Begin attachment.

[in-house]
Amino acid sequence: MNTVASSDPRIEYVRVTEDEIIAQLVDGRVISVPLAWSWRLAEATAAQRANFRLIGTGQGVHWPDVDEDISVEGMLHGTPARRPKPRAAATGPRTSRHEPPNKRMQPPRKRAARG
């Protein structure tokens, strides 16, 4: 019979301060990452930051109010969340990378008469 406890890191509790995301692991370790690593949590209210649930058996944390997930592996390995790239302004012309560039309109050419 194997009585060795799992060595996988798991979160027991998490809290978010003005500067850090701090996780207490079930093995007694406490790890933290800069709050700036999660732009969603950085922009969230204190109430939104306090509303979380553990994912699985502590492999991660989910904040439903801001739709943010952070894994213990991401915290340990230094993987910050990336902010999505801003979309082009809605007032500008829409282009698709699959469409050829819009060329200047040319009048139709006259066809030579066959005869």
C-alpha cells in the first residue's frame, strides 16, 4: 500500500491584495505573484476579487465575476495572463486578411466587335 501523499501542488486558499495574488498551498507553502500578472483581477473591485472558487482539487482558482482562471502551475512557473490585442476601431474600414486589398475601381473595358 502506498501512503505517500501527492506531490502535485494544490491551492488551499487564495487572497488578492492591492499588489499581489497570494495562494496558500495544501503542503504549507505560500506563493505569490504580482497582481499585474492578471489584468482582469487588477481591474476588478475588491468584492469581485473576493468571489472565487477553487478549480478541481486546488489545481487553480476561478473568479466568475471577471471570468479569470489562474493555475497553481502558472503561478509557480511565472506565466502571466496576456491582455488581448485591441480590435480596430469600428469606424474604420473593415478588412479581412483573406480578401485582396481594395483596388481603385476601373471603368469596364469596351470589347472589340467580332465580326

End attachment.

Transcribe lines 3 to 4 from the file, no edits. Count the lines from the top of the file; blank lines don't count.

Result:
């Protein structure tokens, strides 16, 4: 019979301060990452930051109010969340990378008469 406890890191509790995301692991370790690593949590209210649930058996944390997930592996390995790239302004012309560039309109050419 194997009585060795799992060595996988798991979160027991998490809290978010003005500067850090701090996780207490079930093995007694406490790890933290800069709050700036999660732009969603950085922009969230204190109430939104306090509303979380553990994912699985502590492999991660989910904040439903801001739709943010952070894994213990991401915290340990230094993987910050990336902010999505801003979309082009809605007032500008829409282009698709699959469409050829819009060329200047040319009048139709006259066809030579066959005869």
C-alpha cells in the first residue's frame, strides 16, 4: 500500500491584495505573484476579487465575476495572463486578411466587335 501523499501542488486558499495574488498551498507553502500578472483581477473591485472558487482539487482558482482562471502551475512557473490585442476601431474600414486589398475601381473595358 502506498501512503505517500501527492506531490502535485494544490491551492488551499487564495487572497488578492492591492499588489499581489497570494495562494496558500495544501503542503504549507505560500506563493505569490504580482497582481499585474492578471489584468482582469487588477481591474476588478475588491468584492469581485473576493468571489472565487477553487478549480478541481486546488489545481487553480476561478473568479466568475471577471471570468479569470489562474493555475497553481502558472503561478509557480511565472506565466502571466496576456491582455488581448485591441480590435480596430469600428469606424474604420473593415478588412479581412483573406480578401485582396481594395483596388481603385476601373471603368469596364469596351470589347472589340467580332465580326